After attending some training on improving happiness and cognitive behavioural therapy, I decided to try the concept of ‘reframing the situation’. This simply made me change my way of thinking to, the decision to get up and make breakfast for my child is mine. I could do it with grace or grumpiness. I thought about how much I would miss her when she leaves home and how I will miss seeing her in the morning. Just thinking about the situation in this way has made me positively jolly about getting her breakfast in the morning. It is small isn’t it, nothing medically ground breaking, but it makes my life (and by default the rest of my family’s lives) better.
Tip 2 – Take ownership of your health
I have recently lost some very dear friends to cancer and see people daily who struggle with illness. We don’t have control over many aspects of our health, but we are fortunate enough to have some tools in our armoury.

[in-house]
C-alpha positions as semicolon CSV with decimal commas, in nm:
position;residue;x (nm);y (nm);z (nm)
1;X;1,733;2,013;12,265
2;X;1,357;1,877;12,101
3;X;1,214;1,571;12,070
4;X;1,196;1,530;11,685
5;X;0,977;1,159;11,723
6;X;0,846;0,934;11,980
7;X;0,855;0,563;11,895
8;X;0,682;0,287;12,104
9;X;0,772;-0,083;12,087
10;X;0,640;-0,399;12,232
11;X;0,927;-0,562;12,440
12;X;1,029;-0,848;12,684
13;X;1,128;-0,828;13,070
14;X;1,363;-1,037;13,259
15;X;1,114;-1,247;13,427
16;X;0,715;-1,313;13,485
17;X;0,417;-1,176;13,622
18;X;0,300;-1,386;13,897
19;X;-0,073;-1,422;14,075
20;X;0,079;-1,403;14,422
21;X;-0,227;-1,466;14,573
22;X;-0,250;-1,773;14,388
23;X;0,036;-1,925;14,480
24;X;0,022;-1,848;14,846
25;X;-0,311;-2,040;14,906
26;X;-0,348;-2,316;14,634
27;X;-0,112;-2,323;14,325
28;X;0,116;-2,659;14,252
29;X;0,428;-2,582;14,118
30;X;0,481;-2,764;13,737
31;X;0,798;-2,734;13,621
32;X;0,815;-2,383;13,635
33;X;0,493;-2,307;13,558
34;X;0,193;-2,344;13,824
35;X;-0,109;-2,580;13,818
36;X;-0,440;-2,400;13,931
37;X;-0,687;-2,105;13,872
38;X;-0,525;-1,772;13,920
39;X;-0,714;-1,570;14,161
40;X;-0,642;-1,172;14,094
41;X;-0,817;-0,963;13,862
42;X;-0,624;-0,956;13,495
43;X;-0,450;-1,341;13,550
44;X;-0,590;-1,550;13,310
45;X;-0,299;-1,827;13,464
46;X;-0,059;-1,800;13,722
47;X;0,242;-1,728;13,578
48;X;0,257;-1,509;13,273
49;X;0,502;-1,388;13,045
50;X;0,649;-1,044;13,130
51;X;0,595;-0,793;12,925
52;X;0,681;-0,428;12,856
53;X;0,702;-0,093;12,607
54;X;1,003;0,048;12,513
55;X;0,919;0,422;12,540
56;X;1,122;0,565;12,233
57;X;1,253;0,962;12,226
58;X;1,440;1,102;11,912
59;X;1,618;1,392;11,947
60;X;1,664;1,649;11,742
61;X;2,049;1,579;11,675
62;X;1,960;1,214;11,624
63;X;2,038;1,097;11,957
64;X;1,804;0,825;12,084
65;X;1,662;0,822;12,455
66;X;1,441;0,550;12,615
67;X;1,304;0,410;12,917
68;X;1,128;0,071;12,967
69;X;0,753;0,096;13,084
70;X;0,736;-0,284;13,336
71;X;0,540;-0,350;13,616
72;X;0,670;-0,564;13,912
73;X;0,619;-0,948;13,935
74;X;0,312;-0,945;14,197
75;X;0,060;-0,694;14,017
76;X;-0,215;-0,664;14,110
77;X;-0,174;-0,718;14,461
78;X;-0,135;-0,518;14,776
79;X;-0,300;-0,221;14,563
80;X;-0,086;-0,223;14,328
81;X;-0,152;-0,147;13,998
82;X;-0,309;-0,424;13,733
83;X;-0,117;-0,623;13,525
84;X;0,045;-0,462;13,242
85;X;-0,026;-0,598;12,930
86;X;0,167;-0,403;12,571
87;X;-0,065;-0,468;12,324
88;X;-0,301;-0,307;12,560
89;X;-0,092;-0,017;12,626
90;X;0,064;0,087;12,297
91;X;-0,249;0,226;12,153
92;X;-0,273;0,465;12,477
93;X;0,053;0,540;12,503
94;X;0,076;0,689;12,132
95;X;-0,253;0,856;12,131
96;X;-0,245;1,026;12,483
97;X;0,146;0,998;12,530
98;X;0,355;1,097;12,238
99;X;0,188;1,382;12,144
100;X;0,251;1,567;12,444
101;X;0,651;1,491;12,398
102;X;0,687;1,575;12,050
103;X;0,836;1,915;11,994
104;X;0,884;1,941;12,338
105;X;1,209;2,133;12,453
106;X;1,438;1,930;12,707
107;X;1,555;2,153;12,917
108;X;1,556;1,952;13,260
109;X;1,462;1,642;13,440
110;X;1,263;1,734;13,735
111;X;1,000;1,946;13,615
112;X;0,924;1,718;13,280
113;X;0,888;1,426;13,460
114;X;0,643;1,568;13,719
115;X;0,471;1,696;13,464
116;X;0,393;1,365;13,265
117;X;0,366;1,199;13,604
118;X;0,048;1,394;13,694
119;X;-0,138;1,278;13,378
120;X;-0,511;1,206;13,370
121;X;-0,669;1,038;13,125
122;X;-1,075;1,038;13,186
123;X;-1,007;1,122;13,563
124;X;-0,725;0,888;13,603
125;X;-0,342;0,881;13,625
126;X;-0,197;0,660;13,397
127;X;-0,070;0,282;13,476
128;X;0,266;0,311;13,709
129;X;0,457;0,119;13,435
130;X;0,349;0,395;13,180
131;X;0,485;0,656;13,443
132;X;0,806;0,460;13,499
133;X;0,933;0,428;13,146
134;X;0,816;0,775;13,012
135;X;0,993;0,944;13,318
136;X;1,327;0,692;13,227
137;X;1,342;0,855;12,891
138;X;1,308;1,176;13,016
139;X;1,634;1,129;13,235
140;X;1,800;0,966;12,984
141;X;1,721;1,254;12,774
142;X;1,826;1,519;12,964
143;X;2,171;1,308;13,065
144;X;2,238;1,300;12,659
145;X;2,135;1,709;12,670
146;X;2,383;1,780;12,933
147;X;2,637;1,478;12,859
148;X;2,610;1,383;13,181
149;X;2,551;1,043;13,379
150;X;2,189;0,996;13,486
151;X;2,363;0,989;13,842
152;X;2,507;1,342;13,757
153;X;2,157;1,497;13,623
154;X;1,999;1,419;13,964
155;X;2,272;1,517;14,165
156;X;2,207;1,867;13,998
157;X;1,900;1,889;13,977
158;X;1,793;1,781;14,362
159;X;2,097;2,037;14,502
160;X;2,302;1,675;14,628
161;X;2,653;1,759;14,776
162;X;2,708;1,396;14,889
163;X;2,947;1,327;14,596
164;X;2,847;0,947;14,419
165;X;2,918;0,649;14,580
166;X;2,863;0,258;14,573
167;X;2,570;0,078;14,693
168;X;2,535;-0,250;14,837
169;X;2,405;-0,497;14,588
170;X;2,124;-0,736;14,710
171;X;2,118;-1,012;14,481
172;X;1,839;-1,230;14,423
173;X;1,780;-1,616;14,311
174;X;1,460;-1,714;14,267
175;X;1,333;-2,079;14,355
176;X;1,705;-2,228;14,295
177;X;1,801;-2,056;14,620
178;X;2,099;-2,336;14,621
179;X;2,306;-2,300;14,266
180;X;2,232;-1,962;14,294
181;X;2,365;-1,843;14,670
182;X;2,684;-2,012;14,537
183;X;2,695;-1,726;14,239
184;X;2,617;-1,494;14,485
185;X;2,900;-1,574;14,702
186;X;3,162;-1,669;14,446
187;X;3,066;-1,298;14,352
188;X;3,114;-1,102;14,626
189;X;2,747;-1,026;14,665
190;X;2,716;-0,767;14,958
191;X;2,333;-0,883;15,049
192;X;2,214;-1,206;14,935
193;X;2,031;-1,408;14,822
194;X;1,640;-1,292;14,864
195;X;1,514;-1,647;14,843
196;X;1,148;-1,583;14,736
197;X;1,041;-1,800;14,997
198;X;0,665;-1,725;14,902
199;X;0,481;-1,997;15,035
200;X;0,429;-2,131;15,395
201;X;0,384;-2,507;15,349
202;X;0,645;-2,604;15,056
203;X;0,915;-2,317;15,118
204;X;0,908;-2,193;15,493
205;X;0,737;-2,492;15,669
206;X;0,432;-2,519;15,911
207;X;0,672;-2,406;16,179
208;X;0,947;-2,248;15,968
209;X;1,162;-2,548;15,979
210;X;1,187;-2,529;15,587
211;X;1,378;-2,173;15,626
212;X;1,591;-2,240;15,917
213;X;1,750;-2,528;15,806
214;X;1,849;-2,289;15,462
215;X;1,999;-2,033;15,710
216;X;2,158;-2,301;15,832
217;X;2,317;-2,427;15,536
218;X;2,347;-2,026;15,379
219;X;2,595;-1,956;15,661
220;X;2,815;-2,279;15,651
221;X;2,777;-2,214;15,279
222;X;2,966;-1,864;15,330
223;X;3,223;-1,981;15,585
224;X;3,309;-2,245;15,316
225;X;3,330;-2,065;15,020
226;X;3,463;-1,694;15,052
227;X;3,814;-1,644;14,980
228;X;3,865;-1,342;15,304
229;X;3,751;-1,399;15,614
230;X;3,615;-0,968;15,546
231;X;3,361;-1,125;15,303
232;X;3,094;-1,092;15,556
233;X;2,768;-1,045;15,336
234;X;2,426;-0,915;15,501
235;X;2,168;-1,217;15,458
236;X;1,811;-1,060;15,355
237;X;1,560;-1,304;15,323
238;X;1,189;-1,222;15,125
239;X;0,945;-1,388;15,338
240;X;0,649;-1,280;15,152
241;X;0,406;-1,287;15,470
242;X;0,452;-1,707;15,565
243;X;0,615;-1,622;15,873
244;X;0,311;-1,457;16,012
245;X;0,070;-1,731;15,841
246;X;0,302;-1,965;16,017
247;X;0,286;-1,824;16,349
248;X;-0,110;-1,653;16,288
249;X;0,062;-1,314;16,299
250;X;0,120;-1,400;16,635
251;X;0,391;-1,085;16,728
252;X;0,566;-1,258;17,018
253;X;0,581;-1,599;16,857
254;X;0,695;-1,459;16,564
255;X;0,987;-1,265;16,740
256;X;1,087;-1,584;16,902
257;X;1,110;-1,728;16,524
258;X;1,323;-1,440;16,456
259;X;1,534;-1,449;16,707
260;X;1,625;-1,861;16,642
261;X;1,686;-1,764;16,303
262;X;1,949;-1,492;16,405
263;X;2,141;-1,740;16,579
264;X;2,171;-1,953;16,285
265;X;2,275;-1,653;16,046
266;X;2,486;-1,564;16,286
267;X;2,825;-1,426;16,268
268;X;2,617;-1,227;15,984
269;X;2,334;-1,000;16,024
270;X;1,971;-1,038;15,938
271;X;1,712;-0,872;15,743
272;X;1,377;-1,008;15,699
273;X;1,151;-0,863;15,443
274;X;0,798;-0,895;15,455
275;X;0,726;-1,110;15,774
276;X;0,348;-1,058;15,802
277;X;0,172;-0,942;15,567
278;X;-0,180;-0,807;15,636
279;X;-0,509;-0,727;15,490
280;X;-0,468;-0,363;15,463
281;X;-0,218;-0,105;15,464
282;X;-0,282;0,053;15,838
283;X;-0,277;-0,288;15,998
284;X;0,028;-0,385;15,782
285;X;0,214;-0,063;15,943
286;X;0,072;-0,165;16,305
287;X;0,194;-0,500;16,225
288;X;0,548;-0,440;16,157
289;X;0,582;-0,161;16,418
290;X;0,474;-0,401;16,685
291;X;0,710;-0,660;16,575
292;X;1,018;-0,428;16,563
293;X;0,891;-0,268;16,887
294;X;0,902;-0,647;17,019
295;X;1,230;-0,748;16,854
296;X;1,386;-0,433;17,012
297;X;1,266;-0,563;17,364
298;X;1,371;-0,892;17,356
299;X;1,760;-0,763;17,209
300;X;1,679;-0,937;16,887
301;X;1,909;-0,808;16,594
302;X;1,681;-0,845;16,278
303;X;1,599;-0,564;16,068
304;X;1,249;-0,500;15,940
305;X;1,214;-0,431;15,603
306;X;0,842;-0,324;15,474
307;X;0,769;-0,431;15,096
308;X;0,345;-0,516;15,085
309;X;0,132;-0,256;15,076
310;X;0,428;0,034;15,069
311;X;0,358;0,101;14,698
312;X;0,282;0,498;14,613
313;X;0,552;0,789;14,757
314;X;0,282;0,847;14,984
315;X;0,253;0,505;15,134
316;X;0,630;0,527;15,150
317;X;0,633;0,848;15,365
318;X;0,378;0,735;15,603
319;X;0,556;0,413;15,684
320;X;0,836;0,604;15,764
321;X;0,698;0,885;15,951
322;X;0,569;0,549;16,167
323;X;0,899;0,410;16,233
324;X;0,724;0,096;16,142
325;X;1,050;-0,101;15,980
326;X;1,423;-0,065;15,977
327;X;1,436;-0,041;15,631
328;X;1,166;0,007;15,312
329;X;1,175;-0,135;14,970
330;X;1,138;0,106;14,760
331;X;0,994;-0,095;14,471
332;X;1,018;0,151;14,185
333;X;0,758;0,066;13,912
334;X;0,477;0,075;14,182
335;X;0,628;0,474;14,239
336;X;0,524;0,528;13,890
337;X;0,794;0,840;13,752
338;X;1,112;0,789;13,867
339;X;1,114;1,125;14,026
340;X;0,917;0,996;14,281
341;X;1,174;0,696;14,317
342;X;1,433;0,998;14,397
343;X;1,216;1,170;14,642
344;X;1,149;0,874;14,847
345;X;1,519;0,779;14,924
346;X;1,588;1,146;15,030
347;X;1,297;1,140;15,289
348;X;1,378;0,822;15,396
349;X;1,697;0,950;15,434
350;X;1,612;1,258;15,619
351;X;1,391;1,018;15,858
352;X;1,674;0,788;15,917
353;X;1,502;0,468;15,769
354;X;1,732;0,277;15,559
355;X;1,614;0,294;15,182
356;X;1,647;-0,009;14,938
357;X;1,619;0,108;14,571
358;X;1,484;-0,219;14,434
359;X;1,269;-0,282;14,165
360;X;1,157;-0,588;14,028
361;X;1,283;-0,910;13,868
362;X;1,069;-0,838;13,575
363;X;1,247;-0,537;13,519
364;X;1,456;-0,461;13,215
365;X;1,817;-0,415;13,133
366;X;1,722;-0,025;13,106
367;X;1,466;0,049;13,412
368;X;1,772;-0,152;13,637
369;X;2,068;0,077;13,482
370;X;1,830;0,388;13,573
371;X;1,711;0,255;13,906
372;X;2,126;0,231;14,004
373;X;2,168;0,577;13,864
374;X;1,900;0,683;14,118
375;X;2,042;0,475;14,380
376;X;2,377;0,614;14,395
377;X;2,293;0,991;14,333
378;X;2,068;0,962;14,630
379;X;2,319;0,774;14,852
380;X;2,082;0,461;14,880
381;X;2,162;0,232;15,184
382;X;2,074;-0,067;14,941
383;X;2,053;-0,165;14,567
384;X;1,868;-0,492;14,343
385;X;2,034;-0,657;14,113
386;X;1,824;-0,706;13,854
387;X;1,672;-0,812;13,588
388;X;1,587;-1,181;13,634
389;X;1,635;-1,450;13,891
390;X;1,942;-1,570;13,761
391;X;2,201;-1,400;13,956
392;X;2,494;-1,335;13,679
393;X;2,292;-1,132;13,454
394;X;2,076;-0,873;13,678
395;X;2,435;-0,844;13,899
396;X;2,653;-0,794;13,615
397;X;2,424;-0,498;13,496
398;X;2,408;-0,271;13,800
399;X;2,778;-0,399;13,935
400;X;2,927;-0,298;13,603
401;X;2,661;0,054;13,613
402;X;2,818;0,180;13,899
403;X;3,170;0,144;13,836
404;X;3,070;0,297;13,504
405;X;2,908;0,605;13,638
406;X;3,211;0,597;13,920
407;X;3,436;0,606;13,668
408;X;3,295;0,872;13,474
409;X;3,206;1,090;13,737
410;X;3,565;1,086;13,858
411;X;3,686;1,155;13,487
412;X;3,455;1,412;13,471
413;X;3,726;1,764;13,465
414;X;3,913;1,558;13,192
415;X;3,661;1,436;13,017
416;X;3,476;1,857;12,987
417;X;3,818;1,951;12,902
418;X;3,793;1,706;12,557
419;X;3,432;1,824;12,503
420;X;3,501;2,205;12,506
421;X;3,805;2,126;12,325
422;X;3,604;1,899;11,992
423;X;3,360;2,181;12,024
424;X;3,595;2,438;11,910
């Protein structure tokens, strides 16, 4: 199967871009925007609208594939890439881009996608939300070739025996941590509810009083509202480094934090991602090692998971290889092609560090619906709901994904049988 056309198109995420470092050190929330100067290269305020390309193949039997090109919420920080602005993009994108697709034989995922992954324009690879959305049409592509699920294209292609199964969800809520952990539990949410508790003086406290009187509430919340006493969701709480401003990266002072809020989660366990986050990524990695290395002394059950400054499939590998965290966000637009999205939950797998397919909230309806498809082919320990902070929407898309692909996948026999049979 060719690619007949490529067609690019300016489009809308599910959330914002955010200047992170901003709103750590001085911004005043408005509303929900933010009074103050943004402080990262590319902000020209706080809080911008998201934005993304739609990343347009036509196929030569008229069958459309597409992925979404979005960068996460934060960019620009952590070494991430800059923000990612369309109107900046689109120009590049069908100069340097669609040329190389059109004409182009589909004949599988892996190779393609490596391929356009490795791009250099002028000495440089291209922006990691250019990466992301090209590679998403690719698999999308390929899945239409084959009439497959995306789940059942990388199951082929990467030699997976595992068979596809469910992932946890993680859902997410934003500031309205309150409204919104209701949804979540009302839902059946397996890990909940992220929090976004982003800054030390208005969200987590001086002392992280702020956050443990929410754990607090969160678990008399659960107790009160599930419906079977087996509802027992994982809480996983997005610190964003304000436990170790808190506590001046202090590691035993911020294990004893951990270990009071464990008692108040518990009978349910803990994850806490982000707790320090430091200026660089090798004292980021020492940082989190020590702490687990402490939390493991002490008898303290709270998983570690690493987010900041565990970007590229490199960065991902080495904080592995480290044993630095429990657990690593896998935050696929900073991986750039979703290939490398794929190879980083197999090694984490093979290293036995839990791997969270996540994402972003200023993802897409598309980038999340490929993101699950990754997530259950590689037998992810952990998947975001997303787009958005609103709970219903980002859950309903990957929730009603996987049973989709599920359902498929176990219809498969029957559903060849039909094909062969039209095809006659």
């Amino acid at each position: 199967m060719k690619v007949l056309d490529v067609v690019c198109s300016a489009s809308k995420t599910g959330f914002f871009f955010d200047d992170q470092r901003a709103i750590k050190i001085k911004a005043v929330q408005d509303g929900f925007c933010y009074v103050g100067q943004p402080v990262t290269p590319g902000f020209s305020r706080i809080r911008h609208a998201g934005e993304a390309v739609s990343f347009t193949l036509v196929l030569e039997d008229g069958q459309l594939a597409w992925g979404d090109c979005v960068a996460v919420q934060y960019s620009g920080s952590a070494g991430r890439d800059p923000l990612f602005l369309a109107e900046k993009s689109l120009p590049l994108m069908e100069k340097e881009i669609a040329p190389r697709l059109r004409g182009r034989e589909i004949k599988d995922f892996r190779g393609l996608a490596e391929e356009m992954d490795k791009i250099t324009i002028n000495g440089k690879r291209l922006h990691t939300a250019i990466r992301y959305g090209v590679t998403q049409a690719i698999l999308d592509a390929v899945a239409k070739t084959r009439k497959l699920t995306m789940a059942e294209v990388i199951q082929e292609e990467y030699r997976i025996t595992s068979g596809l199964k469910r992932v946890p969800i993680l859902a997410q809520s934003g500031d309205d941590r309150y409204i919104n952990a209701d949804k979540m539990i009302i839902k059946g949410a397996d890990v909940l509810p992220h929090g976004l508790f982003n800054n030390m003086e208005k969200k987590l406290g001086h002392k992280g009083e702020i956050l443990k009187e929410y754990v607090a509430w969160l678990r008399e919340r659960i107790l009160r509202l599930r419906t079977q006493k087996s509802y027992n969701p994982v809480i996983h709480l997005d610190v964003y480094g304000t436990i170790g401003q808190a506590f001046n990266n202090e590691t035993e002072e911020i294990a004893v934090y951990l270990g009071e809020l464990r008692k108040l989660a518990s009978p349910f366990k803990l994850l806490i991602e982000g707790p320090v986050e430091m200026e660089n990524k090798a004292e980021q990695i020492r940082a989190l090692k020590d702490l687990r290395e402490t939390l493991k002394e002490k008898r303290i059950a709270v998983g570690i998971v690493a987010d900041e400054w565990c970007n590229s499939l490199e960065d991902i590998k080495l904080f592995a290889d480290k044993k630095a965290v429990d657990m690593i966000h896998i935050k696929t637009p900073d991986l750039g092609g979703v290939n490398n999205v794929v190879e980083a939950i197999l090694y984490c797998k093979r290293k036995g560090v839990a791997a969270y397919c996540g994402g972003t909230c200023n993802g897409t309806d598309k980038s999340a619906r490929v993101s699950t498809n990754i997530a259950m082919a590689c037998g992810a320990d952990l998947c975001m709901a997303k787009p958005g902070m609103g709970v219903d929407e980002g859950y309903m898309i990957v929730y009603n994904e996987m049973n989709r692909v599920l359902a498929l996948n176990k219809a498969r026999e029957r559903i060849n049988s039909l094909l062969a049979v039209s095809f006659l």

I was spurred into action by the loss of my friends, I had my cervical smear, colonoscopy (as I was aware of my strong family history of colon cancer), general blood tests and a mammogram. You do have a responsibility to yourself and your loved ones to look after yourself and to me, this was my way of doing so. Don’t put it off if you know there is a susceptibility towards an illness in your family, see your doctor and modify your risk.
If you are smoking, maybe consider for a moment if this is something you might try to stop this year. If your diet and weight are putting you at increased risk of cardiac events or diabetes, what might motivate you to change your lifestyle? Figuring out your motivation, sticking to it and taking responsibility for yourself is important for you and you alone. Be it wanting to get into an item of clothing, or so you can be around for your kids, find your motivation and stick with it.
Tip 3 – Technology
I despair at the time my daughter wastes on her phone. If she just studied half as much she would be a genius. I am being facetious – there is increasing evidence that social media and being exposed to the constant stream of Instagram, Snapchat, trolling, comparing and selfying puts our children’s mental health at risk.